“After the arm is moved out of the way late in the morning of Sol 3091,” Herkenhoff reports, “Navcam and Mastcam will measure the amount of dust suspended in the atmosphere, then Mastcam will acquire a multispectral observation of the brushed spot and stereo mosaics of “Mini Mont Mercou” and a ridge in the distance toward the southwest. Finally, the Left Mastcam will survey the sky for clouds during twilight.”

Orbital debris hit.
Credit: NASA



Tag it as a tragedy of the commons. Decades of detritus build-up in the form of Earth-circling, high-speed clutter – from spent rocket stages, paint chips, dead or dying satellites to leftover remains from anti-satellite testing.

The amount of human-made objects in low-Earth orbit has been steadily mushrooming over the past 50 years.

Clutter in the cosmos.
Credit: Used with permission: Melrae Pictures/Space Junk 3D





And there’s a messy message growing too, one of close-calls between orbiting assets, even side-swiping collisions that generate menacing refuge that worsens an already bad situation.


Take a read about this situation by going to my new Scientific American story:

“Space Junk Removal Is Not Going Smoothly – Despite promising technology demonstrations, there is no one-size-fits-all solution for the growing problem of taking out the orbital trash” at:

Credit: Roscosmos

During an April 12 meeting on long-term priorities of space exploration, pilot-cosmonaut of the USSR and State Duma Deputy Valentina Tereshkova (the first woman to orbit Earth aboard Vostok 6 in June 1963) asked Russian President Vladimir Putin a lifestyle question regarding cosmonauts.

Valentina Tereshkova: On this important date, when 60 years ago our compatriot Yury Gagarin opened a space page in the history of humanity, I would like to speak about his successors, Russian cosmonauts. It is common knowledge that this profession is always very risky. This is why it is very important to provide a decent lifestyle for the cosmonauts and their family members. I would like to hear in this context what will be done in this regard.

Credit: Wiki/

Vladimir Putin: Ms Tereshkova, I have discussed this issue with my colleagues. Indeed, this seems to be a current issue but it is still no less important for those who work in this industry. Up to this day, they have not just done all they can to achieve the desired common result but even put their health and lives at risk. Therefore, I suggest a 50 percent increase in the salaries of those who have already been to space and are important members of the cosmonauts’ team. The salaries of those who have not yet been to space but are getting ready for this will go up by 70 percent. These increases will also be reflected in premium payments and so I think that in all, our cosmonauts will receive handsome remuneration.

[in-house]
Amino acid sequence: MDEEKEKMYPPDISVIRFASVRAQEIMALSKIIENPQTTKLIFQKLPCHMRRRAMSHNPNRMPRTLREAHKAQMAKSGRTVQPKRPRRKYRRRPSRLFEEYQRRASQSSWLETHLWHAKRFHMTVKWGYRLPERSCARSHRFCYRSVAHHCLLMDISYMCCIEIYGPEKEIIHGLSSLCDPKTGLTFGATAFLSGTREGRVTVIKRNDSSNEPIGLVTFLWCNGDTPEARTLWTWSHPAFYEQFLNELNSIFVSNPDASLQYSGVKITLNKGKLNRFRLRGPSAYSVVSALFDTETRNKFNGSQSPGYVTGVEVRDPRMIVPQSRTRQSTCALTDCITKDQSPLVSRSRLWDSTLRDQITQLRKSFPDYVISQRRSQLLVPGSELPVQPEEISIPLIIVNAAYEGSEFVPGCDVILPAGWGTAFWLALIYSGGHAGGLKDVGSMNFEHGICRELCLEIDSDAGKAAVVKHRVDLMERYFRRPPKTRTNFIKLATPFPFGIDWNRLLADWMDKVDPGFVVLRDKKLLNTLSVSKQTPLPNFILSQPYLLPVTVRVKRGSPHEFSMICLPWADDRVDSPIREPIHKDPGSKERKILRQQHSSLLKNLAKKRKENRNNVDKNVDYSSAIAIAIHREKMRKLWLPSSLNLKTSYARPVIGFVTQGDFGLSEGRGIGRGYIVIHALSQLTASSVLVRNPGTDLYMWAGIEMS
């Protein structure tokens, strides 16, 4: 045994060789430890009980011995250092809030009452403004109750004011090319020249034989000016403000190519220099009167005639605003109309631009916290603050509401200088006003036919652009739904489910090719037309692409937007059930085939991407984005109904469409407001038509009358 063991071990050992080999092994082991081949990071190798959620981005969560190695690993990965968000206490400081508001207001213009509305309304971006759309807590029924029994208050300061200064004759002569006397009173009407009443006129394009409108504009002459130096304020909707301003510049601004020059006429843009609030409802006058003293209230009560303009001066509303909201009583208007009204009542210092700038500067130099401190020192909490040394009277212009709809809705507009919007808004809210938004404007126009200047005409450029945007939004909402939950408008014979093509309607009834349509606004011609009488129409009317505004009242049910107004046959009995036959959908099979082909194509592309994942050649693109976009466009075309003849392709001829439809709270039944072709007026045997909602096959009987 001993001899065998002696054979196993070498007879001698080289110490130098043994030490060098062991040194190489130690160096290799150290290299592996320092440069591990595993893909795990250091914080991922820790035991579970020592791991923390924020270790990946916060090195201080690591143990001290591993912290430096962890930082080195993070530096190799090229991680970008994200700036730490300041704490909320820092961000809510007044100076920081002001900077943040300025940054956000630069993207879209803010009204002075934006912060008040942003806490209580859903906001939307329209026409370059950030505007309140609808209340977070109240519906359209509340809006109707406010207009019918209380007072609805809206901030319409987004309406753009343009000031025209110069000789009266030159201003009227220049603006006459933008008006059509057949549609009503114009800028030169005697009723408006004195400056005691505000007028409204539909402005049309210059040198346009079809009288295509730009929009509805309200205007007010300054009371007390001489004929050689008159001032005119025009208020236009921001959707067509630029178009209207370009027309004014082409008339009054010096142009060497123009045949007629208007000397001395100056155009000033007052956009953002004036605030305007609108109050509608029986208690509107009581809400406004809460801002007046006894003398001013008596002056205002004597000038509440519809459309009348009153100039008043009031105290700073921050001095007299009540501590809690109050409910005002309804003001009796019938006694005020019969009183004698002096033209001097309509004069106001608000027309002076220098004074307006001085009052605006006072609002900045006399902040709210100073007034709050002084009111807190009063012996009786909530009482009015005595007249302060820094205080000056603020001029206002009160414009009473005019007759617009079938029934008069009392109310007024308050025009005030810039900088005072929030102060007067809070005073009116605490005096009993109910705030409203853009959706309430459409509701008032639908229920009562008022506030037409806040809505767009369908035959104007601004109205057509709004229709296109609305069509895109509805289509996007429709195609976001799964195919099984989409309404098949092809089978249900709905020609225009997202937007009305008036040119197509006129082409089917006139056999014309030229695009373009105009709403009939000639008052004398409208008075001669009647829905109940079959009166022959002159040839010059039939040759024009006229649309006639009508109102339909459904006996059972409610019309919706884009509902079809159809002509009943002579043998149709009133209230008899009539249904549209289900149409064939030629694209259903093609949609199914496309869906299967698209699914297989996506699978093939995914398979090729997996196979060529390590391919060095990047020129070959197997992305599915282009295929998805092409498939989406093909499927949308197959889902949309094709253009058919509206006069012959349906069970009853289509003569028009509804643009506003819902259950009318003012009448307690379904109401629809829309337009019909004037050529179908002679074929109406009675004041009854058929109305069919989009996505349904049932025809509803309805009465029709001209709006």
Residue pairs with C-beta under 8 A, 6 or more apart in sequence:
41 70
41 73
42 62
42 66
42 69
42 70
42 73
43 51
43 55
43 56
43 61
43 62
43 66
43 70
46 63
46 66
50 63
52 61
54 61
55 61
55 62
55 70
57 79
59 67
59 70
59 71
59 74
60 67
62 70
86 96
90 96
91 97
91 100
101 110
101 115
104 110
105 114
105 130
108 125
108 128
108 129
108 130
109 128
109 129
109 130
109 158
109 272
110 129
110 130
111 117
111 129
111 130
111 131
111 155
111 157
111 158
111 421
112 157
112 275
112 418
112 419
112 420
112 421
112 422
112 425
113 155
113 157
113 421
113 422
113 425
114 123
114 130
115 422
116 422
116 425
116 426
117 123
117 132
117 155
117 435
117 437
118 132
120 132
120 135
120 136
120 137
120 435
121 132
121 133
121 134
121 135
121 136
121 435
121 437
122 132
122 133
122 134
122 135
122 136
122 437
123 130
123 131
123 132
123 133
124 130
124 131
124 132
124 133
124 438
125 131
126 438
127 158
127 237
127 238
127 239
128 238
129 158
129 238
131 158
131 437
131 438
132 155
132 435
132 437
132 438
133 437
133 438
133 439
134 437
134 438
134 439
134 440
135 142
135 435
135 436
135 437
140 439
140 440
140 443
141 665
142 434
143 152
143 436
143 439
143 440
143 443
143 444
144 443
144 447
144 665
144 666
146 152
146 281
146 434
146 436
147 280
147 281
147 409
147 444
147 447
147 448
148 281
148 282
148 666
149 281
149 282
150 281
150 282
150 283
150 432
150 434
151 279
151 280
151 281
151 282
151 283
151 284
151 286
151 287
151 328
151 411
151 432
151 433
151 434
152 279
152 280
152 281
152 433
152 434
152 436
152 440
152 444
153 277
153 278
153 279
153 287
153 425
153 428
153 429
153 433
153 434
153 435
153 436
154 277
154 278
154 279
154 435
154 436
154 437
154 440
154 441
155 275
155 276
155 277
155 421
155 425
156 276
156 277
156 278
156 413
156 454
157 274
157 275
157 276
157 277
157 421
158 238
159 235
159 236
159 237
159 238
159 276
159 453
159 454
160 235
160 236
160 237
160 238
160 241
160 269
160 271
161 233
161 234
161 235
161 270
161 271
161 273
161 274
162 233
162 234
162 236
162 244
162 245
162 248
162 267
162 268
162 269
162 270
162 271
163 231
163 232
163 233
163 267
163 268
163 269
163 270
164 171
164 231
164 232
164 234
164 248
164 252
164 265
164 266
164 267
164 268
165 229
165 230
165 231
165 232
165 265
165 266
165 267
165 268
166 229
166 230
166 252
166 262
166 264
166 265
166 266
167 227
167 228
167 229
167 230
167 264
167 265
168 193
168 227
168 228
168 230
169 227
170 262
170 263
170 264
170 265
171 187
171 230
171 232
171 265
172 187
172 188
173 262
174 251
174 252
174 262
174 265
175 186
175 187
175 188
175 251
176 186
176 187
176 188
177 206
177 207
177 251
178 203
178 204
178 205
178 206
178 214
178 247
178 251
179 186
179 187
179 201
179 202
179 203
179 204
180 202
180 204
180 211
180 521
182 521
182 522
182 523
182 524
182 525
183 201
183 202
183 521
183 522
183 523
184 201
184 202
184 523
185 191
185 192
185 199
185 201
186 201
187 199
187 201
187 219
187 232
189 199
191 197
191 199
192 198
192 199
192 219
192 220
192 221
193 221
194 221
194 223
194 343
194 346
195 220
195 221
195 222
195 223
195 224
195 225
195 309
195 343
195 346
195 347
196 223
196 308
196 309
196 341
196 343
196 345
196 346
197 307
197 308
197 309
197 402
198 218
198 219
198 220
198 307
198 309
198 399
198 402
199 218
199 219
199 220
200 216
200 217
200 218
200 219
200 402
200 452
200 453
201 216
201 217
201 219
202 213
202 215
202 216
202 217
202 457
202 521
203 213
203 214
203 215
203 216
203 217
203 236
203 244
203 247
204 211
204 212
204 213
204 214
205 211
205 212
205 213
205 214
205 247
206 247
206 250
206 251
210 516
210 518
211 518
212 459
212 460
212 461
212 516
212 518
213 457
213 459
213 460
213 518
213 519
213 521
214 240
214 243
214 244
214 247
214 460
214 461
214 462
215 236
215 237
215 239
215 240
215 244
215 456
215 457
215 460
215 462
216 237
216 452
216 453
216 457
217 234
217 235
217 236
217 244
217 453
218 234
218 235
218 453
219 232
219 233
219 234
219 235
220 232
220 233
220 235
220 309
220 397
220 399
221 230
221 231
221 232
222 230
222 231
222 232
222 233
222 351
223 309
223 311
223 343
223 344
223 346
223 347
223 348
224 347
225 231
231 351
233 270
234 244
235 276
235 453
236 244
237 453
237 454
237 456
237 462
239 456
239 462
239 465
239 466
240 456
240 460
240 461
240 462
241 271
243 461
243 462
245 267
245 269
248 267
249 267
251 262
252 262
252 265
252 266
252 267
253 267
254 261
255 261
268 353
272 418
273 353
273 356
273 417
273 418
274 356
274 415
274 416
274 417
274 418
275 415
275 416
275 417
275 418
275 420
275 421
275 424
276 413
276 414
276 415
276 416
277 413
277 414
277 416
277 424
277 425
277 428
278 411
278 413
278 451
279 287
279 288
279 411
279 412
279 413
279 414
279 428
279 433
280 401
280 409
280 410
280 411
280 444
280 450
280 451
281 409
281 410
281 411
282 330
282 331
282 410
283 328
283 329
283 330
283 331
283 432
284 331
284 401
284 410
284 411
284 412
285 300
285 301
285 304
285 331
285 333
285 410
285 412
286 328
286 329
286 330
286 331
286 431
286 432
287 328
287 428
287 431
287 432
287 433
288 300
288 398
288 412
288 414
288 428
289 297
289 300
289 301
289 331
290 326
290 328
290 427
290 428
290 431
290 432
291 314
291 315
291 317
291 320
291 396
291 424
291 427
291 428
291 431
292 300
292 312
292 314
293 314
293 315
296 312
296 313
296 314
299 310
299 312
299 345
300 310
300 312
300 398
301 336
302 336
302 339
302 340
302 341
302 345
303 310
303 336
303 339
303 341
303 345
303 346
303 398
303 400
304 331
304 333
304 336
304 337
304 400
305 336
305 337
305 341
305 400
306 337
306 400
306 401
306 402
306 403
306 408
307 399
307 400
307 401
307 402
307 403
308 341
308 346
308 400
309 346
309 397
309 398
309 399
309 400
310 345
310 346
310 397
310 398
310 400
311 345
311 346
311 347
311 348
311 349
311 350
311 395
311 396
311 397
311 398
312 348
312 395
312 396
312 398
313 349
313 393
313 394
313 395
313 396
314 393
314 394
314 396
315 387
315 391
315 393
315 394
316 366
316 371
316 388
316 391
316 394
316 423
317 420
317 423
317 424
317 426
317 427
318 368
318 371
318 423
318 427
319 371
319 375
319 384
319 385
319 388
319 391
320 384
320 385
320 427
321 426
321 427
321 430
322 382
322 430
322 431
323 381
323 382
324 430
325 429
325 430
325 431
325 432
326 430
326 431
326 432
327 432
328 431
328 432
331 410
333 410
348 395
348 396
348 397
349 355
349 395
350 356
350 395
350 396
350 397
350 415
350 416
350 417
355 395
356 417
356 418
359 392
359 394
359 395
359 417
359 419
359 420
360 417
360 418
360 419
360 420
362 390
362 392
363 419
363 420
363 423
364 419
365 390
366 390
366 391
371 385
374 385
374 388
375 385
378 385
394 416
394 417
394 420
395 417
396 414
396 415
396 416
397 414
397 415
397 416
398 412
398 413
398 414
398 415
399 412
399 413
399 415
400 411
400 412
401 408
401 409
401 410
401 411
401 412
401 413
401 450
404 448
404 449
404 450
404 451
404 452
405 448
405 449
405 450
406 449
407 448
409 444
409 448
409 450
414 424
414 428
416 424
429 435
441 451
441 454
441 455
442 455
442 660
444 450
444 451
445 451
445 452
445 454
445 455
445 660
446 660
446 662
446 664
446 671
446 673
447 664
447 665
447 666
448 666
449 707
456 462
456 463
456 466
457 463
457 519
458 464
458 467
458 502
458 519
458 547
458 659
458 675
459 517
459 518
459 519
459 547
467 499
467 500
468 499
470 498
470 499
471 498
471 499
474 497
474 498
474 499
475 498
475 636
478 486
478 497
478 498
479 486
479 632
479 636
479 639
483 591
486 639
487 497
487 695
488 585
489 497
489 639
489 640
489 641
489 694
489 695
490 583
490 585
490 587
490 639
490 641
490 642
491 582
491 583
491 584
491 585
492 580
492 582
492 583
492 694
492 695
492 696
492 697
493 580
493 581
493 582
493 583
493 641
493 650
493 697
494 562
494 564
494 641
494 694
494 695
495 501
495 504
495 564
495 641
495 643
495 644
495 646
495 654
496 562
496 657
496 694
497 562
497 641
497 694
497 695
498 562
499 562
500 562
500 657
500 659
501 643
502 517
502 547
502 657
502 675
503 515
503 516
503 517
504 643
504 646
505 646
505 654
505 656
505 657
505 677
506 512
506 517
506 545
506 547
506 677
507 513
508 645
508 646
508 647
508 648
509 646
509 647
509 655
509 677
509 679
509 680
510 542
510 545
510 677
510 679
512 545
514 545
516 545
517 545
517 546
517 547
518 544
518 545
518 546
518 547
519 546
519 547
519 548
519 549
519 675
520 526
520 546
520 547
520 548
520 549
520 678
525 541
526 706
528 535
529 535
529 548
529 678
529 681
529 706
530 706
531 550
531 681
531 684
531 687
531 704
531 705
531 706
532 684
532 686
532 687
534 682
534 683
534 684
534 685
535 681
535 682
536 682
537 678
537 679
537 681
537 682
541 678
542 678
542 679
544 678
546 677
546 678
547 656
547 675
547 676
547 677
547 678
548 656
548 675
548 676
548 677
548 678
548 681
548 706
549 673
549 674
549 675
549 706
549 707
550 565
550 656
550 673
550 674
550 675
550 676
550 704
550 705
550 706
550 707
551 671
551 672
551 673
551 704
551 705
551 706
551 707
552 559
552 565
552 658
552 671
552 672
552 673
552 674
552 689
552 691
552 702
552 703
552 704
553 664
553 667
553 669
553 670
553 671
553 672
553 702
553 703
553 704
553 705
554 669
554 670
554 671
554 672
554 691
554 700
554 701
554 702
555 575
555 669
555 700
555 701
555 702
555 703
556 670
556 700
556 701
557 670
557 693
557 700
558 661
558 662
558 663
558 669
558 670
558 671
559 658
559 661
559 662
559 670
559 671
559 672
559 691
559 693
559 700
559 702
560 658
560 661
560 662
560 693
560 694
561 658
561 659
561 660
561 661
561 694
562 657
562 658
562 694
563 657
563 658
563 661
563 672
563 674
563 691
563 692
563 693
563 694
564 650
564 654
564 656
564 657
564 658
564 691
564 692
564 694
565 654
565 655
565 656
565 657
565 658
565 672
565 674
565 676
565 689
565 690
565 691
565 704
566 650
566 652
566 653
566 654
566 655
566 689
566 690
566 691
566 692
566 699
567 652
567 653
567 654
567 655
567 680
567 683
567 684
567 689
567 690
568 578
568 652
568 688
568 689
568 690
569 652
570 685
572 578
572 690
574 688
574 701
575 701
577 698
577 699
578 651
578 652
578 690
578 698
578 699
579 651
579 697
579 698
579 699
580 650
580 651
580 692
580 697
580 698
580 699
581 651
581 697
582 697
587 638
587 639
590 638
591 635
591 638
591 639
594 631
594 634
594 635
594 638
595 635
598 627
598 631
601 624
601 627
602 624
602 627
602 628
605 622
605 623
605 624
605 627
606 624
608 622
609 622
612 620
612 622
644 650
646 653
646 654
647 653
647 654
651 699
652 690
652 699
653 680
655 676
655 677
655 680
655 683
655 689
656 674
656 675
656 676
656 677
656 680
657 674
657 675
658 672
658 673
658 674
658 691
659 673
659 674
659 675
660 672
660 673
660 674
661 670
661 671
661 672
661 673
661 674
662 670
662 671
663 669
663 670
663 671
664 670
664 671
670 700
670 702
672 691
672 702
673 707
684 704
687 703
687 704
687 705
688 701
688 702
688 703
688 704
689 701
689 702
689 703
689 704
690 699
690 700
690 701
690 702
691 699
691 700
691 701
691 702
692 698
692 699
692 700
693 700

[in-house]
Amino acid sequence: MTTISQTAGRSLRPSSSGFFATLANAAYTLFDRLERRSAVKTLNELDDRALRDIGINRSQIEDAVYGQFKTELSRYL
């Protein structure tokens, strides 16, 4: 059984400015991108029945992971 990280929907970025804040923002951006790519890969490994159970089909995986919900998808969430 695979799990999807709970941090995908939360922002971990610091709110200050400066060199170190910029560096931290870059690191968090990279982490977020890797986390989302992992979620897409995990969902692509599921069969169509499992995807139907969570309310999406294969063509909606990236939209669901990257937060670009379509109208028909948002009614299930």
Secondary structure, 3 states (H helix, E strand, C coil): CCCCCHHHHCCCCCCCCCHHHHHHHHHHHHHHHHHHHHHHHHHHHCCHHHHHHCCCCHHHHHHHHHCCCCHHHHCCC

The top of “Mont Mercou” in front of the Curiosity rover is visible in this image taken by the Left Navigation Camera on Sol 3083. Mount Sharp is the white hill in the distance. Credit: NASA/JPL-Caltech.



NASA’s Curiosity Mars rover is now performing Sol 3087 tasks.

Last week, Curiosity circled the base of “Mont Mercou” and has 3-D profiled the large outcrop, reports Catherine O’Connell-Cooper, a planetary geologist at the University of New Brunswick; Fredericton, New Brunswick, Canada. The robot began climbing up the side of the nearly 20-feet (6-meters) high outcrop.

Curiosity Front Hazard Avoidance Camera Right B photo taken on Sol 3086, April 11, 2021.
Credit: NASA/JPL-Caltech

“We found ourselves almost at the top, with a beautiful expanse of bedrock in our workspace and stunning views of the top of ‘Mount Sharp’ off in the distance,” O’Connell-Cooper adds.

Dust Removal Tool apparently in action, shown by circular patch. Curiosity Mars Hand Lens Imager photo produced on Sol 3086, April 11, 2021.
Credit: NASA/JPL-Caltech/MSSS

Paired drill sites

The plan calls for drilling at that spot, a companion drill to the “Nontron” drill at the base of the outcrop.

“These paired drill sites, and resulting mineralogical data, combined with the extensive imagery acquired by Mastcam, will go a long way to help us understand the evolution of this outcrop,” O’Connell-Cooper points out.

Curiosity Left B Navigation Camera photo taken on Sol 3086, April 11, 2021.
Credit: NASA/JPL-Caltech

As part of any drill campaign, researchers carefully investigate an area, sometimes finding the most “representative” drill site to reflect the bulk composition of the outcrop.

Choosing a drill target